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They said SEALs dropped down ropes from helicopters, killed bin Laden aides and made their way to the main building. Obama and his national security team monitored the strike, watching and listening nervously and in near silence from the Situation Room as it all unfolded.

"The minutes passed like days," White House counterterrorism adviser John Brennan said.

As the information from the operation flowed in, the president said, "We got him."

The hunt for bin Laden that ended Monday morning in Pakistan began years ago, when captured al Qaeda operatives first revealed the existence of bin Laden's most trusted courier. Some of the leads to the courier came out of the CIA's secret prisons, where high level al Qaeda captives were waterboarded.

CBS News correspondent David Martin reports that the courier was described as a protege of 9/11 mastermind Khalid Sheik Mohammed, and the man who delivered bin Laden's orders to al Qaeda operatives in the field. In fact, current and former U.S. officials said that Mohammed gave intelligence officials the courier's name. The CIA got similar information from Mohammed's successor, Abu Faraj al-Libi. Both were subjected to harsh interrogation tactics inside CIA prisons in Poland and Romania.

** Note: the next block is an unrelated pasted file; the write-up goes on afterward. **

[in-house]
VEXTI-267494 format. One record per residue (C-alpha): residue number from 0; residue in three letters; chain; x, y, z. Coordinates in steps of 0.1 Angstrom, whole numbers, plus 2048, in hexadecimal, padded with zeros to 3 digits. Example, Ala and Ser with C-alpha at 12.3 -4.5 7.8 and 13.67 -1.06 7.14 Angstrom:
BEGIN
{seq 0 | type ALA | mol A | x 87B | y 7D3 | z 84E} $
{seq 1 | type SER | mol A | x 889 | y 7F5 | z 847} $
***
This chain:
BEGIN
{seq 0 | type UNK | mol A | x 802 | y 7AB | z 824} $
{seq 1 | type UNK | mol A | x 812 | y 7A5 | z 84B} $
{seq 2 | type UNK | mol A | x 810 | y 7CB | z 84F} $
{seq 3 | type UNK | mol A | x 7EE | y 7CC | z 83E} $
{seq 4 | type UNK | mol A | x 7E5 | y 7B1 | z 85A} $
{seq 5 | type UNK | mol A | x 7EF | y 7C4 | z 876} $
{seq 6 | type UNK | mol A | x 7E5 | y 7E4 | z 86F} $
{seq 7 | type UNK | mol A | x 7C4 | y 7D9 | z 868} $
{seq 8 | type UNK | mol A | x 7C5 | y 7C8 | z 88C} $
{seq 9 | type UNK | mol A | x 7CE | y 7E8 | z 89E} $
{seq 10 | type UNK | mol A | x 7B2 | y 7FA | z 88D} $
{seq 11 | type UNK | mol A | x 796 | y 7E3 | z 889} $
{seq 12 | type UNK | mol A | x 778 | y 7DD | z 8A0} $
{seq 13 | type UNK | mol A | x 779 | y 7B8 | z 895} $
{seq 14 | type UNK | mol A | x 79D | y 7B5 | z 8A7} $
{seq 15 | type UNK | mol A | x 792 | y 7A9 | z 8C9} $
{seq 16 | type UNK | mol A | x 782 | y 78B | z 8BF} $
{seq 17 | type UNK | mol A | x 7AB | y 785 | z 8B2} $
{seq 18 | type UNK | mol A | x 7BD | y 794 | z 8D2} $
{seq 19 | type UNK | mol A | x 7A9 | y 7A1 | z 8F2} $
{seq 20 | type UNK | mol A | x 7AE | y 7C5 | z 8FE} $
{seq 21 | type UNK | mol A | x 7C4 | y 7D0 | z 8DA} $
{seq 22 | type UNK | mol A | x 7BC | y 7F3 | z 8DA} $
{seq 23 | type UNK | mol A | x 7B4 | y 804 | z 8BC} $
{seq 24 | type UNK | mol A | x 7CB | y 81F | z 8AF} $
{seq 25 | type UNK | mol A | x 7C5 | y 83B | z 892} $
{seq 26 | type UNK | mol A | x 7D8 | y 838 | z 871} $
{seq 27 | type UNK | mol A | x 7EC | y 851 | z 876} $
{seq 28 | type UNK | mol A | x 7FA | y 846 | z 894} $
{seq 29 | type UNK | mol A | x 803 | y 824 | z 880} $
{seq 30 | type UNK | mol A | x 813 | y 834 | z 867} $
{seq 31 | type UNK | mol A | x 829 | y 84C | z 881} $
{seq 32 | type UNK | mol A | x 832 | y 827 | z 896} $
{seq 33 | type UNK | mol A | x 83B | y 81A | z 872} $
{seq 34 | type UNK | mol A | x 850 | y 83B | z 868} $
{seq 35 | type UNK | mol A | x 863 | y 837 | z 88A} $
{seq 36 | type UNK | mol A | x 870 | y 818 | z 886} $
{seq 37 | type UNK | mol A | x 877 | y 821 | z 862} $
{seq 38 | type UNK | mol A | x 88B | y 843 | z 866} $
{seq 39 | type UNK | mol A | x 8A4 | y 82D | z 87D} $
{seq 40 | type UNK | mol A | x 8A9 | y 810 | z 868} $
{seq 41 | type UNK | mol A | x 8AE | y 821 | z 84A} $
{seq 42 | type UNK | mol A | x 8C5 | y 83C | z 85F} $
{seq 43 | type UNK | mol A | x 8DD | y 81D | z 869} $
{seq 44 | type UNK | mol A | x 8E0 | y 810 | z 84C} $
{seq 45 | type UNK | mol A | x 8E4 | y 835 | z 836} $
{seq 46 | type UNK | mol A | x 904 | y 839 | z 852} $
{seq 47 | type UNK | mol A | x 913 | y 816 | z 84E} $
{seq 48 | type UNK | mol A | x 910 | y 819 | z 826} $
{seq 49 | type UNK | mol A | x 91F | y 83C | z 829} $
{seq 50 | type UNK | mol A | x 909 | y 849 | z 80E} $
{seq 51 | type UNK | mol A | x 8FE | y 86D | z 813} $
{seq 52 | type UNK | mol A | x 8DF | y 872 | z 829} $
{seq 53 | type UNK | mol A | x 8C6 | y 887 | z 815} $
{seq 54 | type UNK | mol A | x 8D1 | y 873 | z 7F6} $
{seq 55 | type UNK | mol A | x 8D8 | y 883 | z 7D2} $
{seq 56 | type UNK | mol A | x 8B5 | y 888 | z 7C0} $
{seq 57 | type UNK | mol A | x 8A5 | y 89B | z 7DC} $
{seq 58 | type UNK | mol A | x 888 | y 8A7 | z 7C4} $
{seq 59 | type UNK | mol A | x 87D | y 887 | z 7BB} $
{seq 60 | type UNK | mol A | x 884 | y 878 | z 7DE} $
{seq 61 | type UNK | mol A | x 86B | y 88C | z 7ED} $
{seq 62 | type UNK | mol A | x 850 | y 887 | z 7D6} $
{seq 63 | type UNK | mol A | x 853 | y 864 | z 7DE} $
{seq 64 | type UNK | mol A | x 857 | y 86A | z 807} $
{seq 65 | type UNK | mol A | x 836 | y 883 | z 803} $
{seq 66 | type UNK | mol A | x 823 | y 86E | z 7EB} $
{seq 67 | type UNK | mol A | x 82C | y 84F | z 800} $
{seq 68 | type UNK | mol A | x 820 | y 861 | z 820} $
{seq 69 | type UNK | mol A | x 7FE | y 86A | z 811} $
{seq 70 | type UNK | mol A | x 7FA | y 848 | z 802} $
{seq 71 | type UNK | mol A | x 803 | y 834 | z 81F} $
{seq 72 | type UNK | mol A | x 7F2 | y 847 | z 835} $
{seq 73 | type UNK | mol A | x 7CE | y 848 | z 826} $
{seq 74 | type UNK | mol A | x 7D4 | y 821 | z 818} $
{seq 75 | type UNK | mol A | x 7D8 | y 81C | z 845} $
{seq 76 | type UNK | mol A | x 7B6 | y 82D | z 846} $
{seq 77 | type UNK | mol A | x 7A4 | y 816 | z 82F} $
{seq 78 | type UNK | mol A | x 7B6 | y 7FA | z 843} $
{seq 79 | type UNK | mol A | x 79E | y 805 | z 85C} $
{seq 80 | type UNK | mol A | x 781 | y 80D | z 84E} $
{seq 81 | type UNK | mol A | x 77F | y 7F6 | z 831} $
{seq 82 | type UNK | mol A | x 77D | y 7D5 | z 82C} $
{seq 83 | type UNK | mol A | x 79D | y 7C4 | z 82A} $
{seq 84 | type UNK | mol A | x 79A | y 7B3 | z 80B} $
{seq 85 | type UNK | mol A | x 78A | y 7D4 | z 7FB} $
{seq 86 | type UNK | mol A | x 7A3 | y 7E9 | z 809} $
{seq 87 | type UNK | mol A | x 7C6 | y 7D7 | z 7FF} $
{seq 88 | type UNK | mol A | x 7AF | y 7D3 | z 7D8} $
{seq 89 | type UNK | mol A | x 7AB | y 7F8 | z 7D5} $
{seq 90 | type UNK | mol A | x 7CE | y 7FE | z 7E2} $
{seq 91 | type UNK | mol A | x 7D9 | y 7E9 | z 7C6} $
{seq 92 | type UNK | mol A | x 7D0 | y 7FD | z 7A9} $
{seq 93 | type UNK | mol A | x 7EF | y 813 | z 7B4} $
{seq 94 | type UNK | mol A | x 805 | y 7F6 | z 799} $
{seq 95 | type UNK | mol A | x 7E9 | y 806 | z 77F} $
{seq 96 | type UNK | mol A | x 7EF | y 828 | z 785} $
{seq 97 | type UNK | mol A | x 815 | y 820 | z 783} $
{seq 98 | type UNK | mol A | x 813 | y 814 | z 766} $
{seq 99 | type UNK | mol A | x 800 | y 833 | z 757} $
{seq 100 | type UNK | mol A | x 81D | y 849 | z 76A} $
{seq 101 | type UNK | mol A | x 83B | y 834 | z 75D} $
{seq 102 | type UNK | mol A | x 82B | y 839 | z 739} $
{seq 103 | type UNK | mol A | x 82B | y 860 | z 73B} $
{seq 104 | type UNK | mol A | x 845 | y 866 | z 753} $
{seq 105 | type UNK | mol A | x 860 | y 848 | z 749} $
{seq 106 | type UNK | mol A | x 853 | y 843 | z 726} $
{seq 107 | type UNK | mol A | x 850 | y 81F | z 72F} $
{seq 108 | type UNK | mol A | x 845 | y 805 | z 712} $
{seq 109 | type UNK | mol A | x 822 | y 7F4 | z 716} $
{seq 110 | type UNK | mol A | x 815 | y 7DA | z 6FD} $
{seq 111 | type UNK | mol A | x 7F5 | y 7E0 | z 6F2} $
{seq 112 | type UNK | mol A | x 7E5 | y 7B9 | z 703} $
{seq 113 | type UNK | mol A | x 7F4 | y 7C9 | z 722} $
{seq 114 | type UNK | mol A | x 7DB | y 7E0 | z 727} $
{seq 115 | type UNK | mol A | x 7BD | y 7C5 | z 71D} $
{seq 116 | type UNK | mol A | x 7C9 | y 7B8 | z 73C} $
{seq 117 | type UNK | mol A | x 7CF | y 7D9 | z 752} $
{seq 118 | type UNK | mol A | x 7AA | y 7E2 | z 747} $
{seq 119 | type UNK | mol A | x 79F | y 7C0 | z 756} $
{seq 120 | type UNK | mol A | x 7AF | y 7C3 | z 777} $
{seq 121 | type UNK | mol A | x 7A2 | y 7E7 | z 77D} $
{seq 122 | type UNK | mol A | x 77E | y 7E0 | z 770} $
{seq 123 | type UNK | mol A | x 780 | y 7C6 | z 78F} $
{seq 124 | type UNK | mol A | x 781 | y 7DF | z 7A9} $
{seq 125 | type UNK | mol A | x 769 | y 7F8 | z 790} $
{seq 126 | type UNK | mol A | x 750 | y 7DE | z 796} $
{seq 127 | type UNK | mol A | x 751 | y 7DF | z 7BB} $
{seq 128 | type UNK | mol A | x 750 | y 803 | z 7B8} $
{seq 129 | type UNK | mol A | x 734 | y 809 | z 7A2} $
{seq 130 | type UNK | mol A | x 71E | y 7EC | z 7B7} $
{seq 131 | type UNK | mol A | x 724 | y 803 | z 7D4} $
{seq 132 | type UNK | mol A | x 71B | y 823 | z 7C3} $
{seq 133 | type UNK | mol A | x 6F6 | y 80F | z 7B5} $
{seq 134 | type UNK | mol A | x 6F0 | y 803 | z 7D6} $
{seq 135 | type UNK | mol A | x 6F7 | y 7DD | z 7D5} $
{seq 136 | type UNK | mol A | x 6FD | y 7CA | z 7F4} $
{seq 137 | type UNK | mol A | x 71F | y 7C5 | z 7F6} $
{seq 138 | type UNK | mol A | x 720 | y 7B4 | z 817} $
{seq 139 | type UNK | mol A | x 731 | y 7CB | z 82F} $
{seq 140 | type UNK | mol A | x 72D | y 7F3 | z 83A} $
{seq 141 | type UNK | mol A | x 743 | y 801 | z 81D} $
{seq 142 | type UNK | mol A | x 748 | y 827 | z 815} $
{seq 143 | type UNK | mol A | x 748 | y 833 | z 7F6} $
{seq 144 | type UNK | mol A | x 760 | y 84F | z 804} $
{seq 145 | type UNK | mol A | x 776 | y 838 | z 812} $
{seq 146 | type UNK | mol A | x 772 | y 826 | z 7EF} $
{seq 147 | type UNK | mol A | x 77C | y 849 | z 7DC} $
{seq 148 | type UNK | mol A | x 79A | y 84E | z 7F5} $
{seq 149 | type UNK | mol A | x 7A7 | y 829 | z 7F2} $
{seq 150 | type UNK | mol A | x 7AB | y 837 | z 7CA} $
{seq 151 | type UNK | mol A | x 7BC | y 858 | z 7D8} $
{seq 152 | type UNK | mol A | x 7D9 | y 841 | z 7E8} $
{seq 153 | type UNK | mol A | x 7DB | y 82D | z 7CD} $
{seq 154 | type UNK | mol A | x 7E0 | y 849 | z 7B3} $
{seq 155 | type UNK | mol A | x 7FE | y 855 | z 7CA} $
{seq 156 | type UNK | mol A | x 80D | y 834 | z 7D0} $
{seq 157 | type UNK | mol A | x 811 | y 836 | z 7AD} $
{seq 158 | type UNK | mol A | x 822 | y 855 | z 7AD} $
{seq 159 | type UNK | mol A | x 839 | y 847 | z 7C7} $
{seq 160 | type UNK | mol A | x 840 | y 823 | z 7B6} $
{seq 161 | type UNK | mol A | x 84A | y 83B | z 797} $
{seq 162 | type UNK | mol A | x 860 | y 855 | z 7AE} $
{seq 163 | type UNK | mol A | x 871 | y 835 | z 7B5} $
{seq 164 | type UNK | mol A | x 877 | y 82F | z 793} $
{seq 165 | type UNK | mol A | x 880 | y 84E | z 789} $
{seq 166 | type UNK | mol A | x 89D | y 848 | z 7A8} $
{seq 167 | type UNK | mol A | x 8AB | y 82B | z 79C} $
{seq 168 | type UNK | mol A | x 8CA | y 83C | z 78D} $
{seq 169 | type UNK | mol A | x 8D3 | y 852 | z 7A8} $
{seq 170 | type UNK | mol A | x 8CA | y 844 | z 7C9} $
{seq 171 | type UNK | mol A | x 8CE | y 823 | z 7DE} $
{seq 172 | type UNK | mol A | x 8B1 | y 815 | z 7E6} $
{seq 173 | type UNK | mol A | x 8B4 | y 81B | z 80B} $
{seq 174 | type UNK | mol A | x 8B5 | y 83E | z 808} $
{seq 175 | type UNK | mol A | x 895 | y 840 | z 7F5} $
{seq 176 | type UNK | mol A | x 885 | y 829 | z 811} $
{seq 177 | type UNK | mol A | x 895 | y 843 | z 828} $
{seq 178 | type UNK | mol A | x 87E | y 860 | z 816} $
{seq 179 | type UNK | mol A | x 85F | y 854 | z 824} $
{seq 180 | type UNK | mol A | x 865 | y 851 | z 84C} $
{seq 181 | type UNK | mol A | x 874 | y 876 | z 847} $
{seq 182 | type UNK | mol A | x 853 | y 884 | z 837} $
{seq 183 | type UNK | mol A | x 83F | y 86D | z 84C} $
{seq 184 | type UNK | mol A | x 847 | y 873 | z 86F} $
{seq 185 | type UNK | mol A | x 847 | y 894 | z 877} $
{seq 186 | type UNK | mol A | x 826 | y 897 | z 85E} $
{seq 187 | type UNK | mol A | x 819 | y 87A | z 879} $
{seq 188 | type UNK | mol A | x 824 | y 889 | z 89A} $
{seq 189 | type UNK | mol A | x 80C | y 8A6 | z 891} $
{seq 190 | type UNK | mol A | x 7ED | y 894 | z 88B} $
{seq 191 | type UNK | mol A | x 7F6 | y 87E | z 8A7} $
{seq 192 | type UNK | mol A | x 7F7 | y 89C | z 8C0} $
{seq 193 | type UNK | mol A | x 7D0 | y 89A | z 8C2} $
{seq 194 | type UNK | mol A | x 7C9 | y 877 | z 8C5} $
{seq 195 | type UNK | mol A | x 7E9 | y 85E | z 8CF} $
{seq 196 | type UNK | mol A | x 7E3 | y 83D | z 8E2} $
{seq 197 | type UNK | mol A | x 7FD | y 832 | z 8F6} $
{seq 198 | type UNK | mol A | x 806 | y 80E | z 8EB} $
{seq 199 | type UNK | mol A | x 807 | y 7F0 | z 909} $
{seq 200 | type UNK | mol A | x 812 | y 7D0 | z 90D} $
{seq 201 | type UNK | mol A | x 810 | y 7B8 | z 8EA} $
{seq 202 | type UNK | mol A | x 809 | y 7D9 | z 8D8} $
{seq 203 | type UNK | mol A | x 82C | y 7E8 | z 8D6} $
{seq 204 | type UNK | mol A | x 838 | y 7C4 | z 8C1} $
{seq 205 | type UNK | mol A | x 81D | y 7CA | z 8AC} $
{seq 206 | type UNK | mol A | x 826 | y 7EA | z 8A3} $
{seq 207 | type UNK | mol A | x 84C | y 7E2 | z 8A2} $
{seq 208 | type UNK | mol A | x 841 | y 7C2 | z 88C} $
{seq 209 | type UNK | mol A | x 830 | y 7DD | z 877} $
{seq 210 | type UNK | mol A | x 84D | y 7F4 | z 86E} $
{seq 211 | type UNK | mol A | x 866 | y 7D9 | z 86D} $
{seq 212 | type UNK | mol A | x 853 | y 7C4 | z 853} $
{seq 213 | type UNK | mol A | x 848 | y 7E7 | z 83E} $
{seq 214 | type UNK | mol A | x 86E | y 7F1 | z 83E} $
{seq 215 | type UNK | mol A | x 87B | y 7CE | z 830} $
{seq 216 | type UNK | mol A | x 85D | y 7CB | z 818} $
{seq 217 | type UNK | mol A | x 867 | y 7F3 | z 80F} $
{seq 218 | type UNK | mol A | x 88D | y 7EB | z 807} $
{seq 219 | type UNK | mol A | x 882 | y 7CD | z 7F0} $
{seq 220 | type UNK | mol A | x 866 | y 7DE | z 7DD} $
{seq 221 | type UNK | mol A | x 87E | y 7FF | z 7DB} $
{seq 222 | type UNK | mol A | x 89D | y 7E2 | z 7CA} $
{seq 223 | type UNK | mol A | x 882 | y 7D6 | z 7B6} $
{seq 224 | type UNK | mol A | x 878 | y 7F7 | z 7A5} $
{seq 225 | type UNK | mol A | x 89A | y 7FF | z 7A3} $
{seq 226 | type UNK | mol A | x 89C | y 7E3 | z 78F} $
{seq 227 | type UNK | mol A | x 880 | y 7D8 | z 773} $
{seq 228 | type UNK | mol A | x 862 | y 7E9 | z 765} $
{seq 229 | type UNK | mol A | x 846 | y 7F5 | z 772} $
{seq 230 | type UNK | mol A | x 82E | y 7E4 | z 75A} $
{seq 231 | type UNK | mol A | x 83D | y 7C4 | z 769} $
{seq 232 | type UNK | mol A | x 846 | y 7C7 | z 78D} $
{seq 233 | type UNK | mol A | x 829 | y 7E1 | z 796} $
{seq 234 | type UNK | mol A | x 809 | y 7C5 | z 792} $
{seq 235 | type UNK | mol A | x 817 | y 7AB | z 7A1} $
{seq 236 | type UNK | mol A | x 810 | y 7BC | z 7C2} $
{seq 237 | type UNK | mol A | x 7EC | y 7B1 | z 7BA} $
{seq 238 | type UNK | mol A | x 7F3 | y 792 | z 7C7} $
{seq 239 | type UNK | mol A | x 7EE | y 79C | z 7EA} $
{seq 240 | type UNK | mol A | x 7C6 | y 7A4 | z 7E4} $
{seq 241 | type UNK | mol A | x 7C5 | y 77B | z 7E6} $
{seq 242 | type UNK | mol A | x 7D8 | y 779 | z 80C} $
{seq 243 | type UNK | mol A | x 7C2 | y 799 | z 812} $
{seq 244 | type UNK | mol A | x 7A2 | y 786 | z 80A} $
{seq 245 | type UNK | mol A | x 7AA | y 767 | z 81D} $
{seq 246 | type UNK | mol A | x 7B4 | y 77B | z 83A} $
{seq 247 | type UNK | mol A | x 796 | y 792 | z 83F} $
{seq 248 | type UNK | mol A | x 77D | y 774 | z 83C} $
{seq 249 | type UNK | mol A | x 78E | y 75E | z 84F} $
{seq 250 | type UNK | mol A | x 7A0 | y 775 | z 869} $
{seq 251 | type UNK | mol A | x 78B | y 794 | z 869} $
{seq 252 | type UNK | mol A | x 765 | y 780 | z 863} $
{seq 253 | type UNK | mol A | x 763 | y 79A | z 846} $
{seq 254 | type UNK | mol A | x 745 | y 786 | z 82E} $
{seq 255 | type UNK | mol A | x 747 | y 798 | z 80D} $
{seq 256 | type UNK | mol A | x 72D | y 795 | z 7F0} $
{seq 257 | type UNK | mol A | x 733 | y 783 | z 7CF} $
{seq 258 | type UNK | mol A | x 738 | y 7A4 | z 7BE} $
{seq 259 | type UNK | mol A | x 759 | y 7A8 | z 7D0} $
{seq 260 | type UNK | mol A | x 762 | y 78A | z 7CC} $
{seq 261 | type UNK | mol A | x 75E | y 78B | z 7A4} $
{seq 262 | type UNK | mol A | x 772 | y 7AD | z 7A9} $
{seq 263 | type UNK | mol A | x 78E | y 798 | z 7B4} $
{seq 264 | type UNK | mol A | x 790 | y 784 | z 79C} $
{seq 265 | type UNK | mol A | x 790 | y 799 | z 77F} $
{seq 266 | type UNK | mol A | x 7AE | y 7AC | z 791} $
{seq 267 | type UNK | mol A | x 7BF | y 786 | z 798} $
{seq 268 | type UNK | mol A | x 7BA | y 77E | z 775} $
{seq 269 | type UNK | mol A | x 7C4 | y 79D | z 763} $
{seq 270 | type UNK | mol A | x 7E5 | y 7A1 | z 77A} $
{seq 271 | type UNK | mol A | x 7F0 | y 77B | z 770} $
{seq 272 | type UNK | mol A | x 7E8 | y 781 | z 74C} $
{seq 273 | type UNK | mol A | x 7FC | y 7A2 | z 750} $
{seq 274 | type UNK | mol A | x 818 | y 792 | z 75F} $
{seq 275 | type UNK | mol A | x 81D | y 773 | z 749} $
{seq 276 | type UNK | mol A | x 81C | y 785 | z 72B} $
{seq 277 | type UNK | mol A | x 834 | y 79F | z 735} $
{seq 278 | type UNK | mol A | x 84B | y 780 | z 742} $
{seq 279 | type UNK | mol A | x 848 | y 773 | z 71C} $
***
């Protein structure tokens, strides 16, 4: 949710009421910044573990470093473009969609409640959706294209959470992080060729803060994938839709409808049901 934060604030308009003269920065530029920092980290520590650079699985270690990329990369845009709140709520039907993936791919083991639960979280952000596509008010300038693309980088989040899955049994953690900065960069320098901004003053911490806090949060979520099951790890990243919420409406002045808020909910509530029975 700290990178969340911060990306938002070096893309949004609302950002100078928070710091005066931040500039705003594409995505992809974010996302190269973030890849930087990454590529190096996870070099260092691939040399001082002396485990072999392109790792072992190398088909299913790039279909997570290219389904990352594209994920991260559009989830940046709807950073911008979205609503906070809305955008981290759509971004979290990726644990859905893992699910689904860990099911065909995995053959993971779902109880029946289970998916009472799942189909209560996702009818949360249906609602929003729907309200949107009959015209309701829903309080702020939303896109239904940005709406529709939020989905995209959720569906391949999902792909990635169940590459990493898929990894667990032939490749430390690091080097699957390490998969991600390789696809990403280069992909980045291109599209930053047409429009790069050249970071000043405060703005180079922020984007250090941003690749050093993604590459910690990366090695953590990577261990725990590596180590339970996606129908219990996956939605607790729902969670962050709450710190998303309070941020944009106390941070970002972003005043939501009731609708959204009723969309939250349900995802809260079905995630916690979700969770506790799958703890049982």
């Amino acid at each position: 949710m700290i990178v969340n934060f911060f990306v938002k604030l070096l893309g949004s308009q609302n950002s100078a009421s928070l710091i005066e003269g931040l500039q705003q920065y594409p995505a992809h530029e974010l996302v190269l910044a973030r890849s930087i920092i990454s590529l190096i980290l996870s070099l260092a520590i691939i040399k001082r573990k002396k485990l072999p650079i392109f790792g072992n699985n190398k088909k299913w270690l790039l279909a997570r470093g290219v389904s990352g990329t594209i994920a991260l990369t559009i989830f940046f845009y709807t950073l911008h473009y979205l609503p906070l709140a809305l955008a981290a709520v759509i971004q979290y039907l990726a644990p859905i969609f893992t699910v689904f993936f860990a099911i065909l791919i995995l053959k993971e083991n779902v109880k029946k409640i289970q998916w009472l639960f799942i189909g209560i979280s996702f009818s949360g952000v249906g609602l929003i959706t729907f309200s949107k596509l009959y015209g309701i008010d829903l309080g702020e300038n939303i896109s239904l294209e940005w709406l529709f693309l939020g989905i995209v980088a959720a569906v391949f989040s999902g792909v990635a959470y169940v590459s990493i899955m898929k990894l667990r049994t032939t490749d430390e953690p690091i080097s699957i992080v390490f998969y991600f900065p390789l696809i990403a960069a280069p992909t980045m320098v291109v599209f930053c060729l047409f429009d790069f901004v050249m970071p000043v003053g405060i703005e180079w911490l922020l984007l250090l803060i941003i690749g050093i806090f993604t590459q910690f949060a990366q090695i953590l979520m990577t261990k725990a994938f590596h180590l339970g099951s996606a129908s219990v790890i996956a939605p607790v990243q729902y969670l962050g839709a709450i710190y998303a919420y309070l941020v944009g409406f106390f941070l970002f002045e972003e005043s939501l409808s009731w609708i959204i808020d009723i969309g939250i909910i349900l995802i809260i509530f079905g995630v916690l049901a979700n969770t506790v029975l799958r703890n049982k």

It was about four years ago that U.S. intelligence finally determined the courier's real name: Maulawi Abd al-Khaliq Jan. Take a look at it. It cost bin Laden his life.

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Key to the hunt was identifying the cell phone number of the courier and placing it under surveillance. In 2010, the U.S. intercepted a call to the courier in which he was asked where he had been. He responded that he was back with the people he had been with before. The caller then said, "May God facilitate you" - the implication being that courier was back with bin Laden and his family.

The courier did not make it easy to locate the compound, however, since every time he approached the compound, he turned off his phone. He did this more than 90 minutes out and removed the battery, so he went totally dark and would leave it off when he was in the compound. When he left the compound, he would wait 90 minutes and turn it back on. Analysts would therefore keep seeing this pop up in places all over Pakistan but nowhere near to Abbattabod. This is why it took so long to find the compound after they had the name and the cell phone number for the courier.

It took another two years after identifying the courier to find out what part of Pakistan Maulawi Jan operated in. Then, last August, the CIA discovered his residence. Officials said they were shocked by what they saw - the specially constructed $1 million compound with walls as high as 18 feet topped with barbed wire.